On Wed, Mar 4, 2020 at 9:26 AM Steve Jorgensen <stevej@stevej.name> wrote:
Chris Angelico wrote:
> On Wed, Mar 4, 2020 at 6:04 PM Steve Jorgensen stevej@stevej.name wrote:
<snip>
> https://en.wikipedia.org/wiki/Partially_ordered_set
> "Partially ordered" means you can compare pairs of elements and find
> which one comes first. "Totally ordered" means you can compare ANY
> pair of elements, and you'll always know which comes first.
> ChrisA

Ah. Good to know. I don't think "Partially ordered" actually applies, then, because that still seems to imply that transitivity would apply to comparisons between any given pair of objects. Simply having implementations of all the rich comparison operators does not make that true, however, and in particular, that's not true for sets.

Set comparison is transitive. If A is a subset of B and B is a subset of C, A is a subset of C. Furthermore, Wikipedia gives sets as an example of a partial ordering.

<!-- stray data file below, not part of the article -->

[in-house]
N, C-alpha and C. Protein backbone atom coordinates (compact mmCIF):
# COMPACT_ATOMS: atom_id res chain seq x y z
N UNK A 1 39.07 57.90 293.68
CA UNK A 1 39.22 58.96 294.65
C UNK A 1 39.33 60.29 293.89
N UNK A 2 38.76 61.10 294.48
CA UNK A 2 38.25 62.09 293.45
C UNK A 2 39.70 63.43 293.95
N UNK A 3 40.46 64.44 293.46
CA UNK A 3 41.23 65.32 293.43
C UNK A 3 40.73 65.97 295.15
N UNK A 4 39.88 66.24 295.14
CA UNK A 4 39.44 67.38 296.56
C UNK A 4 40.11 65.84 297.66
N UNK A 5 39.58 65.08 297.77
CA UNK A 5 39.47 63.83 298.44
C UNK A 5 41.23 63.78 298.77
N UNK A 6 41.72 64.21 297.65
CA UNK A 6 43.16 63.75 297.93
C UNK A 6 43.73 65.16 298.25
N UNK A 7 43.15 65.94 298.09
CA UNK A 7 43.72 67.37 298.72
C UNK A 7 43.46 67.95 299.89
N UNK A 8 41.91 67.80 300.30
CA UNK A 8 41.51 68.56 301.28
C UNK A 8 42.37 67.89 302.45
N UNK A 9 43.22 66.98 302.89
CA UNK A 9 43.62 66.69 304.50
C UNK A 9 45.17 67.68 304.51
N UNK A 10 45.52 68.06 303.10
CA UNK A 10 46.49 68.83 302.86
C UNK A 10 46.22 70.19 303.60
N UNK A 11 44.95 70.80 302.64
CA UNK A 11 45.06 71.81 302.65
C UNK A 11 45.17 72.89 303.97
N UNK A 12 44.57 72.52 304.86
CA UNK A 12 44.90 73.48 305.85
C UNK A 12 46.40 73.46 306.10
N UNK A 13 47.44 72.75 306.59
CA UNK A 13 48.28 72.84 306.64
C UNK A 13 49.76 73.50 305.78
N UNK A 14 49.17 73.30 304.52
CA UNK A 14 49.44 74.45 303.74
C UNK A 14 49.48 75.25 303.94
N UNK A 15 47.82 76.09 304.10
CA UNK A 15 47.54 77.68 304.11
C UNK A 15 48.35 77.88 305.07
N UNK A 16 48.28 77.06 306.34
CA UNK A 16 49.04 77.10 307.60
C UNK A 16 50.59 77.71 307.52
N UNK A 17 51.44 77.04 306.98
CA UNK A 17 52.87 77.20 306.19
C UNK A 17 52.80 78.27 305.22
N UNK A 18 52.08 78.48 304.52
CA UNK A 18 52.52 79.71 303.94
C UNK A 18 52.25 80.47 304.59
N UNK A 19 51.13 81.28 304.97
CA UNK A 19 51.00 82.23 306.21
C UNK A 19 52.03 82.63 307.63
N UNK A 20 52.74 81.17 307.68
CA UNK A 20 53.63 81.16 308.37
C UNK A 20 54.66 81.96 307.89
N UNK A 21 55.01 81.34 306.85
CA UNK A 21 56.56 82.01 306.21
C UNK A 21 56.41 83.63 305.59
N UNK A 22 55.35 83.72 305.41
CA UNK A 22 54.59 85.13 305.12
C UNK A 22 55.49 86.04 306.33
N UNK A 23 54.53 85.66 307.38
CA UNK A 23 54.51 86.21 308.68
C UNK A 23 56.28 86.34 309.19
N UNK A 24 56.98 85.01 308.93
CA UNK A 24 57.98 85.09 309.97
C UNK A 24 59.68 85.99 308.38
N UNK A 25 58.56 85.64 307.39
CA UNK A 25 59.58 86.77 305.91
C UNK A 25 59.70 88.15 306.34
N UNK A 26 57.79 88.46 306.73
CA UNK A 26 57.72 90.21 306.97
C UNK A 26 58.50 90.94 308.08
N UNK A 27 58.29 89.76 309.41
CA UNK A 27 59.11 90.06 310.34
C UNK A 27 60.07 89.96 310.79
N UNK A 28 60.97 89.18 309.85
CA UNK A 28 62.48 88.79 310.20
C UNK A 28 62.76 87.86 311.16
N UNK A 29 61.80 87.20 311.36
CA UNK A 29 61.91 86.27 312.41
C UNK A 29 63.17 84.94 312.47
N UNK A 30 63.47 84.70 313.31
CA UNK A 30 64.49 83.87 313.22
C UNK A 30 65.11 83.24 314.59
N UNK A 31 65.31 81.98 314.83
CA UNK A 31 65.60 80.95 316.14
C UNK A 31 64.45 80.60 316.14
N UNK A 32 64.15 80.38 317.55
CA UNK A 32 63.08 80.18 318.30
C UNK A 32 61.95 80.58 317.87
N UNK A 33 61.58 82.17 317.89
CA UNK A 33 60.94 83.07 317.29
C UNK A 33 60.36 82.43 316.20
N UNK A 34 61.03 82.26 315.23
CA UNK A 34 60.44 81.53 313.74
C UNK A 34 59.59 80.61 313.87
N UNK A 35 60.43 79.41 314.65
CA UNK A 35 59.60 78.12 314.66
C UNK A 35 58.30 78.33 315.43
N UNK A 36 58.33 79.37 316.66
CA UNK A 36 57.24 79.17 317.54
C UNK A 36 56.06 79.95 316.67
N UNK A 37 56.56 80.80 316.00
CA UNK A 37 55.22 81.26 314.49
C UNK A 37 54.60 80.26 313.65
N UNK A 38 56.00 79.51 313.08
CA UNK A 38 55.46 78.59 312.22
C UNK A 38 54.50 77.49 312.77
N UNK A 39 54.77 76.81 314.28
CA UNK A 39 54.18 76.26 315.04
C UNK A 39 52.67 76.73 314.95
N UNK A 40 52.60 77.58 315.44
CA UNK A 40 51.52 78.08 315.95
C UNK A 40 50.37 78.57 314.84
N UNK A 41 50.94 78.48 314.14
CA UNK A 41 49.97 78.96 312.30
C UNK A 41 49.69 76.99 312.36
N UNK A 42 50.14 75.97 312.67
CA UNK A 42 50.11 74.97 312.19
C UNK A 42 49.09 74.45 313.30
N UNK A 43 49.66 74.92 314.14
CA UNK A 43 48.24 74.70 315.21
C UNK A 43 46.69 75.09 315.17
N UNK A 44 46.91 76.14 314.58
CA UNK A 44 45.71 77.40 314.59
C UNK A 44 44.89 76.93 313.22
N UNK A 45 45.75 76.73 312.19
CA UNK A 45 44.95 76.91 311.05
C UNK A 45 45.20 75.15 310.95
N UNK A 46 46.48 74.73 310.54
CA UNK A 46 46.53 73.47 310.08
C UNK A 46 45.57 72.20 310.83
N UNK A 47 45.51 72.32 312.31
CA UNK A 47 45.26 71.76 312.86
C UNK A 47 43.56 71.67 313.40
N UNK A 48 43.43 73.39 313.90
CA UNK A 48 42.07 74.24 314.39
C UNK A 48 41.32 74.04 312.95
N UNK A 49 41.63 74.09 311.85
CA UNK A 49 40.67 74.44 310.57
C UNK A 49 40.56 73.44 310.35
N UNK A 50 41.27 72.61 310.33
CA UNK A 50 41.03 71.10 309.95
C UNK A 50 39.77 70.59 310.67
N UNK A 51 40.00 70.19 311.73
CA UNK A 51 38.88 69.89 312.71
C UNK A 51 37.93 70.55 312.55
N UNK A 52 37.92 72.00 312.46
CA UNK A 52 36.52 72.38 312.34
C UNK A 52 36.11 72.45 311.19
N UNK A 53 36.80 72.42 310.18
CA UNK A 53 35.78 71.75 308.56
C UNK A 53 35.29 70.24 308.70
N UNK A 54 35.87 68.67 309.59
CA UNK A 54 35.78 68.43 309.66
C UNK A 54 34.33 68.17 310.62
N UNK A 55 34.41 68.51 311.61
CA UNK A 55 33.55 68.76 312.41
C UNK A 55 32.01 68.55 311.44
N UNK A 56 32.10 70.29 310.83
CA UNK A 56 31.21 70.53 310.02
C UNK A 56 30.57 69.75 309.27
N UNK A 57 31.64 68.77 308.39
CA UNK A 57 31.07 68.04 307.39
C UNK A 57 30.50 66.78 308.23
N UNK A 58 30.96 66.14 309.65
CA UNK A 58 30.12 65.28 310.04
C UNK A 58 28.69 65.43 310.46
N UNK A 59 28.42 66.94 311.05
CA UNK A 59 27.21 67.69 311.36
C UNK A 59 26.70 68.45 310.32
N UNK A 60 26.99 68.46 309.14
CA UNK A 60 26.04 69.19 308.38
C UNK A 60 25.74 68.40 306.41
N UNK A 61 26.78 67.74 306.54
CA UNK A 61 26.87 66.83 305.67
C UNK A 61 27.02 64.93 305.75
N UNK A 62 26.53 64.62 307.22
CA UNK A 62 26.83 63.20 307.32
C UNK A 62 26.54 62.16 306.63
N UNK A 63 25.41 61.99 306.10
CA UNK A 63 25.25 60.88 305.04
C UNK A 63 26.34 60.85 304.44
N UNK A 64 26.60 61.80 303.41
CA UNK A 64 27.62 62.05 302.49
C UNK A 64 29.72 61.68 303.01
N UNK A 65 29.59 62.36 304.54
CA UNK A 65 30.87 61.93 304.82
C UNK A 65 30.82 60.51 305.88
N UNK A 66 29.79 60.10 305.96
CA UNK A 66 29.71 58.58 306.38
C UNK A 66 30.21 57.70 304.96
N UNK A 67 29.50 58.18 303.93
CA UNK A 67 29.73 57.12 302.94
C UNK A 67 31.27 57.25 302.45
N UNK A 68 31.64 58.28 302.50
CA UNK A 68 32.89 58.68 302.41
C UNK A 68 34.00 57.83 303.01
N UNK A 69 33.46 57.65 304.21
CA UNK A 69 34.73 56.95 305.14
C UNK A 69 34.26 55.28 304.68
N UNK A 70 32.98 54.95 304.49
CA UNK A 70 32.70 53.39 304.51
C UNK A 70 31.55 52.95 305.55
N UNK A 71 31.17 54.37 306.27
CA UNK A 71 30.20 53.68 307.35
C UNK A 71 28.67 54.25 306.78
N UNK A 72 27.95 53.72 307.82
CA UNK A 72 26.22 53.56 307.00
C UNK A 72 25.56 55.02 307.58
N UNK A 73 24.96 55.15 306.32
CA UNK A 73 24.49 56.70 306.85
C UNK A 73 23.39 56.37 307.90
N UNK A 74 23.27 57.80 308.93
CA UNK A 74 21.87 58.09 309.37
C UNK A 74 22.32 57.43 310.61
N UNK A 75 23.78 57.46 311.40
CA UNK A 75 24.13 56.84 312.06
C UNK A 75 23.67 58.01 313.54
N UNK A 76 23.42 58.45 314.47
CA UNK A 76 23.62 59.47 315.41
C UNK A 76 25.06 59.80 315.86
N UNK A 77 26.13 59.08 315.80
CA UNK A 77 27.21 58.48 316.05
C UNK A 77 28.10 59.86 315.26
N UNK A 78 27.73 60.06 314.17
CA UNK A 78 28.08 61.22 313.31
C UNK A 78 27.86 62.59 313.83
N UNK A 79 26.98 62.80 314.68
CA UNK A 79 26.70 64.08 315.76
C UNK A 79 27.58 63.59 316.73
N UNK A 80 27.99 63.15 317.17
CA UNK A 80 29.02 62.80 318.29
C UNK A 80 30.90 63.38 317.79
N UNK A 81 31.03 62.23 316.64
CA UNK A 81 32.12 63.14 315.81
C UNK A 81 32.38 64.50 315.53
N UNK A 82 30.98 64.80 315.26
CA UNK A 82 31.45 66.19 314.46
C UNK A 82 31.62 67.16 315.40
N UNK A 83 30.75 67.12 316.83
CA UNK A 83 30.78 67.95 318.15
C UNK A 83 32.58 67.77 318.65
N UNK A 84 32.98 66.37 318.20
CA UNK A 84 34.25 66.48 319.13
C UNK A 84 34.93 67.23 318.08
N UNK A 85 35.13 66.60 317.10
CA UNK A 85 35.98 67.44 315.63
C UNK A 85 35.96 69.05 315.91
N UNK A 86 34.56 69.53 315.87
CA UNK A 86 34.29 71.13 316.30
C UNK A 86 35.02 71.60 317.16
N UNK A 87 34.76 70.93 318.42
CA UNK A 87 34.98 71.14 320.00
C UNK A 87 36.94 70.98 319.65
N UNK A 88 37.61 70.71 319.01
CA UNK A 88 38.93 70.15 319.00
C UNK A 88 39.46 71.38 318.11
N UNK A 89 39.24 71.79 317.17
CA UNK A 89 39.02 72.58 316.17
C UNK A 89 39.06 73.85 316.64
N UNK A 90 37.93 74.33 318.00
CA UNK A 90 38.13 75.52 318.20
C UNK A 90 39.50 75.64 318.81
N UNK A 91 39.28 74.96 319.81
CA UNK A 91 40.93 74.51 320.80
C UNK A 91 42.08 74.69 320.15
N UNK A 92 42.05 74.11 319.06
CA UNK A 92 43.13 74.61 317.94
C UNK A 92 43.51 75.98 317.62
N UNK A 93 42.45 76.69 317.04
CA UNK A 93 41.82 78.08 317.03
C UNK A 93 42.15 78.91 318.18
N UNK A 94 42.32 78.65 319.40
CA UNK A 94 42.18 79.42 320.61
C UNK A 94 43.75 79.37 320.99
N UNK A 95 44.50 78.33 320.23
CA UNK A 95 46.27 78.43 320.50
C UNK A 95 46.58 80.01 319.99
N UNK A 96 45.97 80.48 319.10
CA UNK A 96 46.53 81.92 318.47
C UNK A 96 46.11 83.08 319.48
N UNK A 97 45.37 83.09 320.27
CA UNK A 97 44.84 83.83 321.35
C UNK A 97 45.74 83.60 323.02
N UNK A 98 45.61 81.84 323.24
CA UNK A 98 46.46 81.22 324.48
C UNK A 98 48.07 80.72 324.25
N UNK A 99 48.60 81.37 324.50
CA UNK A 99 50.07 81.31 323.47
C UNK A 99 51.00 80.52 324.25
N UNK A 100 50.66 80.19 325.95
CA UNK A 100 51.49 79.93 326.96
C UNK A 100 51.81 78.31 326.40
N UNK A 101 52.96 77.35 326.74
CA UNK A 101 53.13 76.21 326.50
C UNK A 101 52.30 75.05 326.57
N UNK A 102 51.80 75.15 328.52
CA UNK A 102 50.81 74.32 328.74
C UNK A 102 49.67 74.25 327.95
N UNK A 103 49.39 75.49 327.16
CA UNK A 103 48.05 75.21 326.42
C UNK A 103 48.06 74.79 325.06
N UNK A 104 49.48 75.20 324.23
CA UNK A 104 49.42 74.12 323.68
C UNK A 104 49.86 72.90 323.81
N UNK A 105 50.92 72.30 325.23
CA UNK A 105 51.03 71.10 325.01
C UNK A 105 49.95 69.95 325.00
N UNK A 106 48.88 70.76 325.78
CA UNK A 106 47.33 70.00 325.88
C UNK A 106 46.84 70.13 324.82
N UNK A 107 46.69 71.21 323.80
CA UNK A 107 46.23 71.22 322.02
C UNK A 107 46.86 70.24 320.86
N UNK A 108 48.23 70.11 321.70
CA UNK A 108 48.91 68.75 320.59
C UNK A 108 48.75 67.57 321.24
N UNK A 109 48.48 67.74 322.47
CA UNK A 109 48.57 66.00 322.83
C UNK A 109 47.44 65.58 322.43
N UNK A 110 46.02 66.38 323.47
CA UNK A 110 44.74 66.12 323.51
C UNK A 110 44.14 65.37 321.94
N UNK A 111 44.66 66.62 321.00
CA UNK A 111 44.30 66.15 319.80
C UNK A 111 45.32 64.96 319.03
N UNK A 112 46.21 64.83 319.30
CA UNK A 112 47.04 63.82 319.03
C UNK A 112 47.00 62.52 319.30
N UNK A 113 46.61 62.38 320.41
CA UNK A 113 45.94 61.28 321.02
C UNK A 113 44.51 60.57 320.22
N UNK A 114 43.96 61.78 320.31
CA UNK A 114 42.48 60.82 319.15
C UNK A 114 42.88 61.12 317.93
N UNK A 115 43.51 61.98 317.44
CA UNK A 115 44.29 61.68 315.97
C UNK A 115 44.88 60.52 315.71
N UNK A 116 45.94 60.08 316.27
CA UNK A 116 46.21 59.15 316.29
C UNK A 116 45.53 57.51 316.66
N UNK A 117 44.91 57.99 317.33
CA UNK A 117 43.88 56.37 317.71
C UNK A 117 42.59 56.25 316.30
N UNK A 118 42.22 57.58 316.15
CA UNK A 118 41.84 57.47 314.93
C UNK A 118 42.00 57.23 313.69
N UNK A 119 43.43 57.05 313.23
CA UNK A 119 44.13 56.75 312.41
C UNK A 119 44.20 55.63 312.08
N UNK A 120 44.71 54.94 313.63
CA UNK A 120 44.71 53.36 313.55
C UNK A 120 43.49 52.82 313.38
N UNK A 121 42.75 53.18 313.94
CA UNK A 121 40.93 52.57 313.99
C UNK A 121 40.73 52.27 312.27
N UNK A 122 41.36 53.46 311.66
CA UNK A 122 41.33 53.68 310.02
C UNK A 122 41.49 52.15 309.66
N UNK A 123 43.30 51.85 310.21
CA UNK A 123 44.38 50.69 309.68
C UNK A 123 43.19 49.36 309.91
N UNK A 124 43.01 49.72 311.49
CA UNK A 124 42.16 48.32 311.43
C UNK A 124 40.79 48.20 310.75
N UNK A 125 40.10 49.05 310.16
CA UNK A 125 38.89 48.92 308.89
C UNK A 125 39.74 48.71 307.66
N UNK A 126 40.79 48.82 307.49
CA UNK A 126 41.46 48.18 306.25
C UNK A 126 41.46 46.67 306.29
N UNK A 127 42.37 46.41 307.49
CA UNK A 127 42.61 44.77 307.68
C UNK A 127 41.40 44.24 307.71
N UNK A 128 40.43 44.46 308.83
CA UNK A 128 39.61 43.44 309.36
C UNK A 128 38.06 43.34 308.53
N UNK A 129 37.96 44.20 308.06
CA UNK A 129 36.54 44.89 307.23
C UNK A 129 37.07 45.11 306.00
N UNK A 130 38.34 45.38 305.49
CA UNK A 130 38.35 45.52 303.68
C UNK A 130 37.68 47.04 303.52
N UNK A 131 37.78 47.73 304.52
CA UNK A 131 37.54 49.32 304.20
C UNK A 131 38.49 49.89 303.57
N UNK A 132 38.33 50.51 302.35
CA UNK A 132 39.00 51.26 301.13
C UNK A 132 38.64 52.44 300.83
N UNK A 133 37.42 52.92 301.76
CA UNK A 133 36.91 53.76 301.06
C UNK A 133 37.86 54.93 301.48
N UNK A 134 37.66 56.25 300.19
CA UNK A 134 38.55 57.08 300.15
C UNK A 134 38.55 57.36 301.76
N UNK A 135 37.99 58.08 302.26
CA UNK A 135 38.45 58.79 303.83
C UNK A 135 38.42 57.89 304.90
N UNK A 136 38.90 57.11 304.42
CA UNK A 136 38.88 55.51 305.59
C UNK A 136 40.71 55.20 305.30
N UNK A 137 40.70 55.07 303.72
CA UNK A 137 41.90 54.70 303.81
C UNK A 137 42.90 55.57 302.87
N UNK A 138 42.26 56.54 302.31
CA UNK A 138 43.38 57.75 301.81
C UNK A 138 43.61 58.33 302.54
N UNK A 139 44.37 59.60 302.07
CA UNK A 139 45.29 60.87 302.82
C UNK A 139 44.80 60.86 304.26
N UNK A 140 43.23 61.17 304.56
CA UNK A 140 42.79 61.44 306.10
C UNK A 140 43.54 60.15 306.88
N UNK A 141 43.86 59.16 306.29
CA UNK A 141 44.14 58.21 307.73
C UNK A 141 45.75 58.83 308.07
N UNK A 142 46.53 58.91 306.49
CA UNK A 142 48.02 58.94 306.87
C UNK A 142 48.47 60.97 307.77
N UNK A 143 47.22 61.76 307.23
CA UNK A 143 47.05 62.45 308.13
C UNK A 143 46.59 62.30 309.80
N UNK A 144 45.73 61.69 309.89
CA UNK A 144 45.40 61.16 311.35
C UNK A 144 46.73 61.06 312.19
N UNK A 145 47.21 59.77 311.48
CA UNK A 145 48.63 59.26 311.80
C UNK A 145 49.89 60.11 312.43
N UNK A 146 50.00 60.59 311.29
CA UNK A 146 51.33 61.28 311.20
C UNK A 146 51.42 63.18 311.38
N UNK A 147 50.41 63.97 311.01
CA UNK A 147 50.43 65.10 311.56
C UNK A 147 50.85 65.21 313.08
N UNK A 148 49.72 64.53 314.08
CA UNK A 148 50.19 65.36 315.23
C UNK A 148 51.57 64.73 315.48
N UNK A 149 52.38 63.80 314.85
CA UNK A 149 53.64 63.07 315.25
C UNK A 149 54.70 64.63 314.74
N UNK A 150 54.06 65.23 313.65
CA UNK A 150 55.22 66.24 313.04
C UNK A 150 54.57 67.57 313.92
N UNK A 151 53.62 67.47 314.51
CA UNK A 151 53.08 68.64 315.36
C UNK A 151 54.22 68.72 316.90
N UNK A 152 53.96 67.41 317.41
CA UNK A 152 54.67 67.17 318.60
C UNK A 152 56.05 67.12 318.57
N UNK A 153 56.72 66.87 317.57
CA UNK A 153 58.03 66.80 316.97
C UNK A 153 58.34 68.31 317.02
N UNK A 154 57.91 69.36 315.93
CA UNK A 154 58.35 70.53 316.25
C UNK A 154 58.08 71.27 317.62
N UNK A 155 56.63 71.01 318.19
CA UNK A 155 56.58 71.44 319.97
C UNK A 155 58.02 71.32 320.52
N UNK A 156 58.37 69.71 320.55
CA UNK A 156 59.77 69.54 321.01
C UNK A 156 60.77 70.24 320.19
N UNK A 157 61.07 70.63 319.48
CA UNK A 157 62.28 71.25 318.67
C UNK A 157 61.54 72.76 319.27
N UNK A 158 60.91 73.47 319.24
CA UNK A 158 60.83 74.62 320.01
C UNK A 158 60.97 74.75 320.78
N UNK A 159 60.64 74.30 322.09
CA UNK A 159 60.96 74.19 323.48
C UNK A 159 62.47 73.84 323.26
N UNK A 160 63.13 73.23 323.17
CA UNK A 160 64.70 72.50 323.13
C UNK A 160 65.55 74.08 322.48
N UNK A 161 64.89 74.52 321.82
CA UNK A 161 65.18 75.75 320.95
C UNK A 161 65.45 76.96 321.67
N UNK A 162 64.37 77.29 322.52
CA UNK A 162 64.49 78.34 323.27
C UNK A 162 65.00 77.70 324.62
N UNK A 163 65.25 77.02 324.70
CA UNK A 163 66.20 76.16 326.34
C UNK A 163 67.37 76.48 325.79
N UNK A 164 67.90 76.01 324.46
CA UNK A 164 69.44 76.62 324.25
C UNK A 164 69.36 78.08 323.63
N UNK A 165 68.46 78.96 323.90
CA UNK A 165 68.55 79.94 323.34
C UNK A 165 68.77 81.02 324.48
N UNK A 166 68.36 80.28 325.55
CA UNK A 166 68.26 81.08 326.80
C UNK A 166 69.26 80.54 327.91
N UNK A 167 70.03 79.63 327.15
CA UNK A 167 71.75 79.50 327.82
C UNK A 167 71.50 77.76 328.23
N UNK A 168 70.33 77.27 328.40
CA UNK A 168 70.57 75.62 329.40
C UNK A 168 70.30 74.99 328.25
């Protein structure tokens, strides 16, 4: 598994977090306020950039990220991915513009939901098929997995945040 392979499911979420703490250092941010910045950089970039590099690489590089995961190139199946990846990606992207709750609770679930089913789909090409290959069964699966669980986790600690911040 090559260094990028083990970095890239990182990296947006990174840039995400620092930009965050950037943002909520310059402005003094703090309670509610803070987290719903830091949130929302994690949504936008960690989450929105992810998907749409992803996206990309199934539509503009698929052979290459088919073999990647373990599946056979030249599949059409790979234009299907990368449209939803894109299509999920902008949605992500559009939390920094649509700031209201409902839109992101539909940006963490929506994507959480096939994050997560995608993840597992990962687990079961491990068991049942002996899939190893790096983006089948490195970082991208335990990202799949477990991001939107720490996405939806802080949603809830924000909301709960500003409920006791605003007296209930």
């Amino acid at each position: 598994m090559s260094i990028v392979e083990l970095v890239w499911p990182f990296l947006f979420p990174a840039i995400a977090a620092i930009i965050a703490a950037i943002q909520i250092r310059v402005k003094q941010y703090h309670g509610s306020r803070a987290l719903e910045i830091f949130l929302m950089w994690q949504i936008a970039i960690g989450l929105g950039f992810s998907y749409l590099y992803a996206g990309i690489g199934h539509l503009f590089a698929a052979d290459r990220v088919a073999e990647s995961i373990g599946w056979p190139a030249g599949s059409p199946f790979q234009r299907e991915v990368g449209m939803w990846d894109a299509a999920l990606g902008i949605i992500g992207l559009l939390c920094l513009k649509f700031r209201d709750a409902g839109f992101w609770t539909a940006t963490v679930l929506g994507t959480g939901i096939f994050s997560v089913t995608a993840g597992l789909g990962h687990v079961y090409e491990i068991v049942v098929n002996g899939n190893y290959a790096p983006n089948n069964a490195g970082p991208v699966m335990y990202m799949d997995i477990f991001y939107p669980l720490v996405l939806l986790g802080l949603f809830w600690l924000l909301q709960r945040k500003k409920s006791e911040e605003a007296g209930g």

An ABC which means nothing more than "the comparison operators are implemented" is not very useful. ABCs are most useful when they tell the user that the implementations satisfy some contract.

If we consider just the sets `{1, 2}` and `{1, 3}`, …
```
In [1]: {1, 2} < {1, 3}
Out[1]: False

In [2]: {1, 2} >= {1, 3}
Out[2]: False
```
Neither is a subset of the other, so both of those tests return `False`.

From Wikipedia:

"For a, b, elements of a partially ordered set P, if a ≤ b or b ≤ a, then a and b are comparable. Otherwise they are incomparable. In the figure on top-right, e.g. {x} and {x,y,z} are comparable, while {x} and {y} are not. A partial order under which every pair of elements is comparable is called a total order or linear order;"